The tetradic colour scheme makes use of a combination of four colours, which sit opposite each other on the colour wheel in two complementary pairs.
This is a rich color scheme which offers plenty of possibilities for variation, but it can be hard to balance. You need to be aware of the warm/cool balance as well as avoiding the pure chroma and work with a similar tint or shade of all four colours instead.
The split complementary scheme is similar to the complementary scheme, but instead of using the colour directly opposite, it uses the two colours on either side. This creates a softer, more harmonious colour scheme than the straight complementary, with less tension as it is not as extreme.
The triadic color scheme makes use of a combination of three colours that are equally spaced around the colour wheel. This scheme is popular all over the design world (including patterned paper designers!) because it offers strong visual contrast while retaining balance, and colour richness. The triadic colour scheme is softer than the complementary scheme, and is easier to balance.
Like many of these combinations, the triadic scheme can work more effectively when one colour is dominant and the other two are accents, although as you can see from the layouts below, it also works harmoniously when all three colours are fairly equally weighted.
Analogous colours are any colours that sit next to each other on the colour wheel. They create gentle, harmonious colour schemes that reflect those found in nature. These soft schemes are pleasing to the eye and are guaranteed to match beautifully, but as Danielle notes below, where the colours share similar hue and saturation they can lack the punch and contrast of a more dramatic scheme.
Complementary colours are those which sit opposite each other on the colour wheel. Each one is actually made up of each of the primary colours - red sits opposite green which is made from blue and yellow; yellow sits opposite purple which is made from blue and red and blue sits opposite orange which is made from red and yellow.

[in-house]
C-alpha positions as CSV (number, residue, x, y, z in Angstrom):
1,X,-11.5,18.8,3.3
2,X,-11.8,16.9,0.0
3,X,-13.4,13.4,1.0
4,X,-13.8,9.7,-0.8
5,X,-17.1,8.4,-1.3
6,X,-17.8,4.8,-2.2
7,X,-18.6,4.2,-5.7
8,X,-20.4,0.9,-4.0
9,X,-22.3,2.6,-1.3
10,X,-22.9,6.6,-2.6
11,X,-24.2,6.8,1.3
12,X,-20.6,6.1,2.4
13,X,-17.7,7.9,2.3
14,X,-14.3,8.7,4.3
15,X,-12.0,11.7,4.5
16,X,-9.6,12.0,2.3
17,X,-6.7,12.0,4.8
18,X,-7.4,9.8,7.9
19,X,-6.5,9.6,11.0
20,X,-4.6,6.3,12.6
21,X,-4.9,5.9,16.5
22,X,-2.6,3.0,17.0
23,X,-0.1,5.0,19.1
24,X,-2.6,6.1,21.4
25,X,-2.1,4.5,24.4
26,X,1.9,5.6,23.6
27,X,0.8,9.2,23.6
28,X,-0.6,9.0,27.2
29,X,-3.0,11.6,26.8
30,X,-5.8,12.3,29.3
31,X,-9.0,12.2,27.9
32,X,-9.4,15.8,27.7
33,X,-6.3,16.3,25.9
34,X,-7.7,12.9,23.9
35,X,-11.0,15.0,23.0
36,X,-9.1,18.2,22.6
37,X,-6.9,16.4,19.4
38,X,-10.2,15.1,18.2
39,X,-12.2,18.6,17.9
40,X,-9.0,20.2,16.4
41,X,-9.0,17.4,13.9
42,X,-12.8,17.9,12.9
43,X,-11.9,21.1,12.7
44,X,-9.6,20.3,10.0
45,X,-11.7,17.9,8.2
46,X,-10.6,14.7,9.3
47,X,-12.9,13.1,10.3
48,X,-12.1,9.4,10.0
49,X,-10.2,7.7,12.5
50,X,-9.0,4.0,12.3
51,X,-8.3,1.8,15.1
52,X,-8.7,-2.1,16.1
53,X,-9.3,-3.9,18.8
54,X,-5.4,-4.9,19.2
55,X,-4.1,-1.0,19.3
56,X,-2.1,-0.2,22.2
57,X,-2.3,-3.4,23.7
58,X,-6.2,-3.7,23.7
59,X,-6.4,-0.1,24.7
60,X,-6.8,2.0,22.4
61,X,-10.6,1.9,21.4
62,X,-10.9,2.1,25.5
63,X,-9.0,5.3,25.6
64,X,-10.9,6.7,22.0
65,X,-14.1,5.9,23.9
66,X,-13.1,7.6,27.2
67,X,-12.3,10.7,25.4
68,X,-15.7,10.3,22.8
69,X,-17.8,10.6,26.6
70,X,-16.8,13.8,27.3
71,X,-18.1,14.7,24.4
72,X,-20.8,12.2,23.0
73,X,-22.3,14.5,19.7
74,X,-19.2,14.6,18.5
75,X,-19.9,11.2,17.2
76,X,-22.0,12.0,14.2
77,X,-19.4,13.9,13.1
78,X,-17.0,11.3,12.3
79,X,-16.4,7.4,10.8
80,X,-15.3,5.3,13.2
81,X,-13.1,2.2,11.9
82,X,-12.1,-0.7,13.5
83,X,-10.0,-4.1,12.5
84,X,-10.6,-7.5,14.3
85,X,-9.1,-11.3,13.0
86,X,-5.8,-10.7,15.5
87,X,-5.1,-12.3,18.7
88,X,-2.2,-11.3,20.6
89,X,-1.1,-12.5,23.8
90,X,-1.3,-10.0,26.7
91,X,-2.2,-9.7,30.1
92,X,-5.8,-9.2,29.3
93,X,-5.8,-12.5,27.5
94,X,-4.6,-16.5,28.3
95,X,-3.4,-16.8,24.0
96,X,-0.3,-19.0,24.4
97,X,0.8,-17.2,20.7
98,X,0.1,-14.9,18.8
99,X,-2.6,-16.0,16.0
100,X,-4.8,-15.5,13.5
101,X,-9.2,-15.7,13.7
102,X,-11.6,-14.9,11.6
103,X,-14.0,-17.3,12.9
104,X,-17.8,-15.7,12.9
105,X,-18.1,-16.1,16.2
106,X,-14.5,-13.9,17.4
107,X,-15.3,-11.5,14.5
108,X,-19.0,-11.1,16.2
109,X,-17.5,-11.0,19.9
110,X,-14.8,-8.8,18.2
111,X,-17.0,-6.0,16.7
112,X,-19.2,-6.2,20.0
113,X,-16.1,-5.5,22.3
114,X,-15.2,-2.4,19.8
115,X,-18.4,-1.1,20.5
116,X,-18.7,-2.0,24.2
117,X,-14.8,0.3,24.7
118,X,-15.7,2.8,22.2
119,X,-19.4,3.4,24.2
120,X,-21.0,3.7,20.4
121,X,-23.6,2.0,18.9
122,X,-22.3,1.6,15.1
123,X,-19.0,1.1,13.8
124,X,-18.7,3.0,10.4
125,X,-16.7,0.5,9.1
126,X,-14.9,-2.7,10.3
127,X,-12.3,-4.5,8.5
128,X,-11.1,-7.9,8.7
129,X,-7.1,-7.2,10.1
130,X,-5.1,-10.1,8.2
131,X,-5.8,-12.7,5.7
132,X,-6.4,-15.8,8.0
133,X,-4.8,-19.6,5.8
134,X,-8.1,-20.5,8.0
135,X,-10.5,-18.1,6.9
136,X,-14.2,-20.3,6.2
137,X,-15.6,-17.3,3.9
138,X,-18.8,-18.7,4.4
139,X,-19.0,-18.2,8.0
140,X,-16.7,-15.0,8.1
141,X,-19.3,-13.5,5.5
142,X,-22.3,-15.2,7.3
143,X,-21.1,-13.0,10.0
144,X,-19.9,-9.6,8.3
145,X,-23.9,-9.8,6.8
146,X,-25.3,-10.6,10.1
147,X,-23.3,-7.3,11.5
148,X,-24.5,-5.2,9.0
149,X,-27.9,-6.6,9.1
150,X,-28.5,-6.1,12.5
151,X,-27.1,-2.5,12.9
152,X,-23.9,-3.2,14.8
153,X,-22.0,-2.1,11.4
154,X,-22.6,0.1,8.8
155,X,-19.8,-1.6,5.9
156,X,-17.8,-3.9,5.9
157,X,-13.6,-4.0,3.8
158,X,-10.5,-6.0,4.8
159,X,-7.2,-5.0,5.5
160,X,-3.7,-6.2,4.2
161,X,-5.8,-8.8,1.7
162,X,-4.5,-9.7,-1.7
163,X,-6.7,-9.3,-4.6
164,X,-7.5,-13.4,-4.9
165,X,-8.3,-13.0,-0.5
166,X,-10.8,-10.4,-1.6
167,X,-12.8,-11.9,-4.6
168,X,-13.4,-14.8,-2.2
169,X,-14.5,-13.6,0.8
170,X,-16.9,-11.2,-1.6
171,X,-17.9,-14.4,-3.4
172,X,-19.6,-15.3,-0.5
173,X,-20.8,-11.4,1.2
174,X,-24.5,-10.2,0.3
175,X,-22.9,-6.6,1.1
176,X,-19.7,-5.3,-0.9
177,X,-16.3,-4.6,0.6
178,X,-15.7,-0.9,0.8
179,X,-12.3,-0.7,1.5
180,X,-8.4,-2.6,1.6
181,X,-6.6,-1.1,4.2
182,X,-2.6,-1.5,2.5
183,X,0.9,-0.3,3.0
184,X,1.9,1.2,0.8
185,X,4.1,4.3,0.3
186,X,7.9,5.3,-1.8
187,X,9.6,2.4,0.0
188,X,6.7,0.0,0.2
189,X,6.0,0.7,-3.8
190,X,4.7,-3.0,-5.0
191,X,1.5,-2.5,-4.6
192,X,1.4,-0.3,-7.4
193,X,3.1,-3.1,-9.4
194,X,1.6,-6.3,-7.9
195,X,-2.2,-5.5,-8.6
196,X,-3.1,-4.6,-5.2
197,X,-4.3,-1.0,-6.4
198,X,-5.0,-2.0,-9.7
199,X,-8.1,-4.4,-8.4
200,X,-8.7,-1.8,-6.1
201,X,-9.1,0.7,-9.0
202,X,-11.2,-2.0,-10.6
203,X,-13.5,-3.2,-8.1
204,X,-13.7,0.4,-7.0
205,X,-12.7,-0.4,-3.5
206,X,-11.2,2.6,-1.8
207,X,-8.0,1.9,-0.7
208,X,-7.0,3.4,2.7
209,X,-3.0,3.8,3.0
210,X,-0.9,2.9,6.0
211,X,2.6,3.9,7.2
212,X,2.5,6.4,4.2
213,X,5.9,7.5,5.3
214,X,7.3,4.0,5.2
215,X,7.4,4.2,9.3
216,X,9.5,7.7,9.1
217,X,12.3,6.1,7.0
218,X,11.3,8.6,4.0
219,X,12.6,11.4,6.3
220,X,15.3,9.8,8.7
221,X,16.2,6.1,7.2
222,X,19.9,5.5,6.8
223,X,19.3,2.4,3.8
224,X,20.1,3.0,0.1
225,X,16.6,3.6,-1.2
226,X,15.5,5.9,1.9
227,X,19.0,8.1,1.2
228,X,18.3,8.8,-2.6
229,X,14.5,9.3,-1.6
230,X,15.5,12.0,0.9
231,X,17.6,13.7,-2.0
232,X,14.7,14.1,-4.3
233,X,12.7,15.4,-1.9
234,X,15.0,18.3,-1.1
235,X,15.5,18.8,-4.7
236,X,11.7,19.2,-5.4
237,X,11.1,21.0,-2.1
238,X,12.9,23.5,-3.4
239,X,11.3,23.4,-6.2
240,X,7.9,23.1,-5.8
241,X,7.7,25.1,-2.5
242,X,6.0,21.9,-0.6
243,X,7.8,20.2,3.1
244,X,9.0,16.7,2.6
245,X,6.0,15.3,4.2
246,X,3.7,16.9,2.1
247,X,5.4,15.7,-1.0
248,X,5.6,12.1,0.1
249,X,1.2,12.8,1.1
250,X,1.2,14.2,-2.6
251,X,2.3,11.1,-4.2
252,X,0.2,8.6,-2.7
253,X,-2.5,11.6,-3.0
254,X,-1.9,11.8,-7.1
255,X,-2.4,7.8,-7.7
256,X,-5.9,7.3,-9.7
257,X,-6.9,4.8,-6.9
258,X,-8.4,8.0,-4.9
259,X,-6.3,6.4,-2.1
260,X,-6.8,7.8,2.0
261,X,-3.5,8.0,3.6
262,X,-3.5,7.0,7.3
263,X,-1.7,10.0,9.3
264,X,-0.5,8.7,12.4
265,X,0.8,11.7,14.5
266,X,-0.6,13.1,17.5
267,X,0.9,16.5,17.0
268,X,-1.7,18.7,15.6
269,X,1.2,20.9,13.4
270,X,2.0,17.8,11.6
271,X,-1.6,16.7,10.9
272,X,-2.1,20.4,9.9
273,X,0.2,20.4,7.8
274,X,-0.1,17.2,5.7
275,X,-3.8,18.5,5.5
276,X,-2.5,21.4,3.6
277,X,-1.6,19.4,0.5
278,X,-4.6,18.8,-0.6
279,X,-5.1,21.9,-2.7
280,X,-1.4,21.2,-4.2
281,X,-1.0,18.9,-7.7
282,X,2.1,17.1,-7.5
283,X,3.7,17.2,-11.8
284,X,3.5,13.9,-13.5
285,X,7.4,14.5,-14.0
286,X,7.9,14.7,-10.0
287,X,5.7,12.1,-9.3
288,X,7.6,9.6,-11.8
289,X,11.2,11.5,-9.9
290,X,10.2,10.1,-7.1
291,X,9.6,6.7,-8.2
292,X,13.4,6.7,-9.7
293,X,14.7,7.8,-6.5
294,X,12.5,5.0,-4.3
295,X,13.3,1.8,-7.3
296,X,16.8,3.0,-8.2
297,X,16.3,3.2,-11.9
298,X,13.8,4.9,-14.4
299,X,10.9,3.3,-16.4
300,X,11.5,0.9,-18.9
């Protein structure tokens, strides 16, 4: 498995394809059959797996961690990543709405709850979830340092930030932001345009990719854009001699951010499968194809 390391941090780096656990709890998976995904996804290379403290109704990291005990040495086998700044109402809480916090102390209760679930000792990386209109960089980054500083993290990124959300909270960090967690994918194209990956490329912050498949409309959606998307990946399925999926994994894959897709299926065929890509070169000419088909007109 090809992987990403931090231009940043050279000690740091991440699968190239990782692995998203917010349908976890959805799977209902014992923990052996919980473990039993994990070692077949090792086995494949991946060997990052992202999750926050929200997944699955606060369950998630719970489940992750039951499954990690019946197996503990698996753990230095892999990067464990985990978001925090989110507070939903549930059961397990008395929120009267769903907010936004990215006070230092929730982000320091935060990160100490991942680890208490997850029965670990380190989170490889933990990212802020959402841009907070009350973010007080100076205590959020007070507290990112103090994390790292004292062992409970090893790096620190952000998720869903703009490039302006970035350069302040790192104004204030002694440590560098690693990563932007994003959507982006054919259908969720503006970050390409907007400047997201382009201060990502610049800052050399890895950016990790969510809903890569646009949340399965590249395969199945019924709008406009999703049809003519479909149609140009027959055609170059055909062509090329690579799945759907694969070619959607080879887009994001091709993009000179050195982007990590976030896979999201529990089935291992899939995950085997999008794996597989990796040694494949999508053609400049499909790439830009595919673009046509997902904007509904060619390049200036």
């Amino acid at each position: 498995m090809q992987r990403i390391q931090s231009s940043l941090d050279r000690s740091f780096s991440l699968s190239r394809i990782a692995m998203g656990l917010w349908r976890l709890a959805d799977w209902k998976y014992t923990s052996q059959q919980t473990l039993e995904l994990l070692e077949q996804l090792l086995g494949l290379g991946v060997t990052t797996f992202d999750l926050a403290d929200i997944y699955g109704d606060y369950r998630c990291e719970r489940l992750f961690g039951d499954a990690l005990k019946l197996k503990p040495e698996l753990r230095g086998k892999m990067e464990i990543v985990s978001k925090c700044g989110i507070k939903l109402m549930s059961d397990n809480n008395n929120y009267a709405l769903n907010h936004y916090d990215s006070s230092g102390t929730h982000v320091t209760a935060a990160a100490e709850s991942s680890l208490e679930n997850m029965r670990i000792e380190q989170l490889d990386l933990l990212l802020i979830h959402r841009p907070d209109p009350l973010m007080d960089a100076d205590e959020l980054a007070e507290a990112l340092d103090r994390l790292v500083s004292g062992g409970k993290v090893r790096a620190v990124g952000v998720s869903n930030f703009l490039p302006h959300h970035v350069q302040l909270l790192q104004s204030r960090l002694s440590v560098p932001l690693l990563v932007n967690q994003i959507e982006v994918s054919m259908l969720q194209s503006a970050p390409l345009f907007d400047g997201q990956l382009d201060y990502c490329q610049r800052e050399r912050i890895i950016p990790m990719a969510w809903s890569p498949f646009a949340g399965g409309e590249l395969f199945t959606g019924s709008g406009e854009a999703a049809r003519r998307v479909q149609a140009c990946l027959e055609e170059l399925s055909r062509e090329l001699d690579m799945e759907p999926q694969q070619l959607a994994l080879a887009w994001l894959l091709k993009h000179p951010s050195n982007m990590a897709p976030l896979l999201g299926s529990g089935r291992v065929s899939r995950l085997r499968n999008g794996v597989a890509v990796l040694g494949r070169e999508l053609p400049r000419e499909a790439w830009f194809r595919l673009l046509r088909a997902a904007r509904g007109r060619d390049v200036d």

When placed next to each other, these colours make the other appear brighter and more vibrant. This means you have to be careful how you use them, but they are certainly useful when you want to make something stand out as they create a strong contrast.
No need to adjust your monitors – this week we’re dealing with achromatic colour!
Achromatic colour is that which technically has zero saturation and therefore no hue, such as neutral greys, white or black. Simply it means ‘without colour’. Though it can be an effective colour scheme, it can very easily look dull. Using an achromatic scheme with just one bright colour or the pop of a colour photograph however can be dramatic. Lou and Jane demonstrate some fabulous examples of an achromatic colour scheme below.
Scientifically speaking, monochromatic light refers to light of a narrow frequency. Similarly, monochromatic colour schemes use variations in lightness and saturation of a single or narrow section of the colour wheel. Monochrome schemes are, perhaps, the simplest to create as they’re all taken from the same hue, but they can, in turn, be overwhelming or even boring, depending on the colour chosen.
No other colour scheme depends so much on the mood created by a single colour as a monochromatic scheme. Blue is peaceful and calming, yellow projects happiness, green symbolises both nature or jealousy and so on.
The downfall with a monochrome colour scheme is that it can sometimes lack brilliance and contrast, but the upside is that a contrasting photograph will ‘pop’ beautifully against a single colour background.
This week we’re exploring the changes in mood and perception that can be produced simply by the ‘temperature’ of the colours you choose to use. As you can see above, the colour wheel can be split pretty well down the middle into warm and cool colours. Warm colours are created from red hues (red/orange/yellow). They are vivid and energetic, have a visual effect of appearing closer to the view and usually create a sense of warmth.
Cool colours are created from blue hues (blue/cyan/green). In contrast they recede from the viewer and are known to have a calming effect.